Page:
Schettino was vilified in extensive media coverage that dubbed him "Captain Coward" and "Captain Calamity". [14] [15] Others in the press noted that Schettino was a daredevil and prone to insubordination. [16] He was even described as "Italy's most hated man" by the tabloid press. [17] [18] At the end of his trial at Grosseto, Schettino said that he spent three years "in a media meat grinder." [19] However, there had also been speculation that Schettino was a handy fall guy for Costa Cruises, which had dissociated itself from him and must have been aware of the practice of a sail-by salute, even requesting it. [20]

Costa had communication with Schettino during the interval between the collision with the rock and the evacuation order; some claim this may have led to a delay in the rescue effort. [21] [20] However, Schettino did not contact his employers during the first 15 minutes after the collision. Thus, any such conversation(s) did not distract him from sending a mayday or ordering an evacuation. He reportedly lied to the coast guard to keep rescuers away, and ordered passengers away from "muster stations", delaying evacuation. [22]

After the accident, Schettino was placed in temporary custody by the prosecutor of Grosseto and released for house arrest on 17 January 2012. [23] On 5 July 2012, Schettino was released from house arrest but mandated to reside in Meta di Sorrento. [24] Prior to Schettino's trial, Pier Luigi Foschi, at that time chairman of Costa, put blame on the captain as being responsible for deviating from the course and sailing close to Giglio. [3] Costa terminated Schettino's employment in 2012. [25] The company declined to pay for his legal defence although it had supported him initially, and after a plea bargain with the prosecution, it became a co-plaintiff in the trial against Schettino. [26]

Schettino's trial was separated from a trial against five other Costa employees, namely Roberto Ferrarini (the company's crisis director, who was found guilty of minimizing the extent of the disaster and delaying an adequate response), cabin service director Manrico Giampedroni, first officer Ciro Ambrosio, helmsman Jacob Rusli Bin, and third officer Silvia Coronica. All pleaded guilty in a plea bargaining plan and received jail sentences ranging from eighteen months to two years and ten months. Reuters cited judicial sources as saying none of these individuals were likely to go to jail as sentences less than two years for non-violent offences are routinely suspended in Italy, and longer sentences may be appealed or replaced by community service. [27] Criminal investigations into any role Costa may have had in the disaster were closed after the company agreed to pay a fine of €1 million. [26] The company may still be liable for civil damages. [19]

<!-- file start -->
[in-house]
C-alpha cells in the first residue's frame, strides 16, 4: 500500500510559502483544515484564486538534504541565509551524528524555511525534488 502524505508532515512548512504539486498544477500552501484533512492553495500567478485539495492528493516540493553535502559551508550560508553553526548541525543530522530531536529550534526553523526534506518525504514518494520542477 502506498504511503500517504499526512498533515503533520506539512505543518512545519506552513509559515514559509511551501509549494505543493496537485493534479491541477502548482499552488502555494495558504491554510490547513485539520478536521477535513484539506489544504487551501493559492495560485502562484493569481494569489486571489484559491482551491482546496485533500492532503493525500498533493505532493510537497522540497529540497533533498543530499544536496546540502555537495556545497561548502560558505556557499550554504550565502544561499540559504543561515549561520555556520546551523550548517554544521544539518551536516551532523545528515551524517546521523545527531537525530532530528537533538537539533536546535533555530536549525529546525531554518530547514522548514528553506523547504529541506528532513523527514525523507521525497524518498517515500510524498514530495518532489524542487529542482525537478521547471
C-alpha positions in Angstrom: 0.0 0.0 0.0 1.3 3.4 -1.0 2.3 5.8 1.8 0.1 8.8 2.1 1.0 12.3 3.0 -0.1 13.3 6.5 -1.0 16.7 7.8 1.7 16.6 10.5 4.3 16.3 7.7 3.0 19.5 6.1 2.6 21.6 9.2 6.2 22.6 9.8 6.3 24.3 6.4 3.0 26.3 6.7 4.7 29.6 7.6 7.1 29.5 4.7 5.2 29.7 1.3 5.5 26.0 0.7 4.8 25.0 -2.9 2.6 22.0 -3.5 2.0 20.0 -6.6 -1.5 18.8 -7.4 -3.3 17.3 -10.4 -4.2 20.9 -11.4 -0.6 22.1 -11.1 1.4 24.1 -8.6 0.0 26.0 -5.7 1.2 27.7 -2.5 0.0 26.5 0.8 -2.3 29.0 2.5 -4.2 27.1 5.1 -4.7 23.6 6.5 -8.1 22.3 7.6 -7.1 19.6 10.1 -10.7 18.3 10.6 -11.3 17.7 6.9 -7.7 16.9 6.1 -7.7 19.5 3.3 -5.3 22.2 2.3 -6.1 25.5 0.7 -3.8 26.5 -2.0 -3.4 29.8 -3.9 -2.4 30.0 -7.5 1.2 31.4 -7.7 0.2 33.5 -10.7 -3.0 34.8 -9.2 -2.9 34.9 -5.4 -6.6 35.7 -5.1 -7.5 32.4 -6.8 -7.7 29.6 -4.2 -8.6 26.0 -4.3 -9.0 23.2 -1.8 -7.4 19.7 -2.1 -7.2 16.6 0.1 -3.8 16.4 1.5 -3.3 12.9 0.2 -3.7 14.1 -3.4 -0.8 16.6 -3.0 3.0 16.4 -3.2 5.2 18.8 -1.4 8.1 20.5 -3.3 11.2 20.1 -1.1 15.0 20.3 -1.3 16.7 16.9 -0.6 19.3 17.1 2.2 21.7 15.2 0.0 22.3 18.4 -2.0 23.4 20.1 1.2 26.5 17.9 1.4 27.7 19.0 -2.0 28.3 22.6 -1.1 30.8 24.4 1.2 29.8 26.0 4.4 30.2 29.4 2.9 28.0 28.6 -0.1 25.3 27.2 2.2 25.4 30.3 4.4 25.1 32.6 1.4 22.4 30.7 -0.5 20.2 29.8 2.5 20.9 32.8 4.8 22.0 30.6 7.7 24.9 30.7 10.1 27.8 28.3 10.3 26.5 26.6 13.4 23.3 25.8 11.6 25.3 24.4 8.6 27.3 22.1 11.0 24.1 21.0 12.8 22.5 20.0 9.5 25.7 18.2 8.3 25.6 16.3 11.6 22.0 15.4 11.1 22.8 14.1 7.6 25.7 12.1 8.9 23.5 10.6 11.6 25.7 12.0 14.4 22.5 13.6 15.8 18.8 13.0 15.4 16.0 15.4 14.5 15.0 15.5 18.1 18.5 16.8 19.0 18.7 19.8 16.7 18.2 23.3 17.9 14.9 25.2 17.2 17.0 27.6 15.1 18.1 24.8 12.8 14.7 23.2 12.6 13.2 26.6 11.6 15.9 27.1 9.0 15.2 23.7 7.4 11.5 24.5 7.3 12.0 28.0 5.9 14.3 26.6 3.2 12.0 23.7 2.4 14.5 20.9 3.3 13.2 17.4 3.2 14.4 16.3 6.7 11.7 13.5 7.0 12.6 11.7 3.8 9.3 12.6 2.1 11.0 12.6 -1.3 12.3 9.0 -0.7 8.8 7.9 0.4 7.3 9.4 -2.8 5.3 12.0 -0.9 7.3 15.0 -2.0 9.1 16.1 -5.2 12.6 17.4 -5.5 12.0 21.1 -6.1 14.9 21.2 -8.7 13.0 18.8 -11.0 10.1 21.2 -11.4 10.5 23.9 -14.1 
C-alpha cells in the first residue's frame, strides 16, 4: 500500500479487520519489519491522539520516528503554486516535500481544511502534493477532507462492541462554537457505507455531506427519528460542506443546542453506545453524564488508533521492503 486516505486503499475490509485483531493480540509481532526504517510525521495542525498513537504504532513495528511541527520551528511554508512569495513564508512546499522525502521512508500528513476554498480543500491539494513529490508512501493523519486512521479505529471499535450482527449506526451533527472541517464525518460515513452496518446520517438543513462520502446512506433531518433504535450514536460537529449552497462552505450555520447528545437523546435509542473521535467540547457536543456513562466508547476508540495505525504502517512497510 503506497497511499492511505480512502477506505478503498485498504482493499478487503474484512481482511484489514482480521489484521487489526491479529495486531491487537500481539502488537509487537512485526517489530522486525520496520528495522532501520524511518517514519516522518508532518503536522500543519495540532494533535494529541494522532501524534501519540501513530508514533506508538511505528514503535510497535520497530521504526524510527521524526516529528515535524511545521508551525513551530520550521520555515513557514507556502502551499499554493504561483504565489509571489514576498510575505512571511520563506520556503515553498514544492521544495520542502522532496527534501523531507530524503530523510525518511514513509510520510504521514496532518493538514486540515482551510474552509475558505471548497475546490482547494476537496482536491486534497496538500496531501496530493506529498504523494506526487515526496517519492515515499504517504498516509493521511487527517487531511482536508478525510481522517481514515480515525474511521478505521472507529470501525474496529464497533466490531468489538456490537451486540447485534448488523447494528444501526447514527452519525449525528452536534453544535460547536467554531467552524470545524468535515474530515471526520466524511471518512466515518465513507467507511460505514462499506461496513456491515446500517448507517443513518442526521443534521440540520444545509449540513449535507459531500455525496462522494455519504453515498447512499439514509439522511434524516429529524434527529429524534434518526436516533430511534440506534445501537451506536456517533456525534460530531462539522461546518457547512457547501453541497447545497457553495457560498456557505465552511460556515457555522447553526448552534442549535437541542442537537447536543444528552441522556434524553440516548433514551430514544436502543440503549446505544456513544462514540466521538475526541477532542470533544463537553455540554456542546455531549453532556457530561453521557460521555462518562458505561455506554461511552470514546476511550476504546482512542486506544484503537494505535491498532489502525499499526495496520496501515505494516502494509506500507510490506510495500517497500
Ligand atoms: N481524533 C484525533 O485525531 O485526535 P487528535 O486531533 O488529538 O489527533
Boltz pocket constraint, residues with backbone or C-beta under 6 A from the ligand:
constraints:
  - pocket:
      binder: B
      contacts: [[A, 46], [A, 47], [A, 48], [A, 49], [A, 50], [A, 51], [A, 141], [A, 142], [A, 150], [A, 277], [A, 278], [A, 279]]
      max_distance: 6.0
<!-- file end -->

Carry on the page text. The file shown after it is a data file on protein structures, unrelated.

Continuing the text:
Court of Grosseto trial

On 23 February 2013, the office of the prosecution at Grosseto announced that it had initiated legal proceedings against Schettino. He was accused of multiple counts of manslaughter, causing a maritime accident, abandoning ship with passengers still on board, and lack of cooperation with rescue operations. [28] The trial took place at Grosseto's "Teatro Moderno", which was adapted into a courtroom to handle lawyers of about 250 co-plaintiffs and about 400 scheduled witnesses. [26]

While the other parties involved could plea bargain, Schettino's request to strike a plea bargain himself [26] was denied. By the time he had made his first appearance on 2 December 2014, he was left as the sole person to be accused of manslaughter. [29] "Schettino is (now) the only defendant, but he is not the only one responsible", opined Daniele Bocciolini, lawyer for some survivors. "He's not responsible for the lifeboats that couldn't be launched nor for the (failing) emergency generators". [30]

In his defense, Schettino explained that the sail-by salute was intended to pay homage to other mariners and, for business reasons, to present passengers a nice view. He denied that he did this to impress a Moldovan dancer whom he had brought to the bridge. She had boarded as a non-paying passenger and later admitted the two were having an affair. [31] Schettino maintained his actions had saved the lives of many after the ship impacted the rock and claimed some of his crew misunderstood and botched his orders. [18] Further, he blamed defective generators and the flooding of compartments for aggravating the situation. [32] His lawyer indicated that these malfunctions were responsible for the fatalities. [29]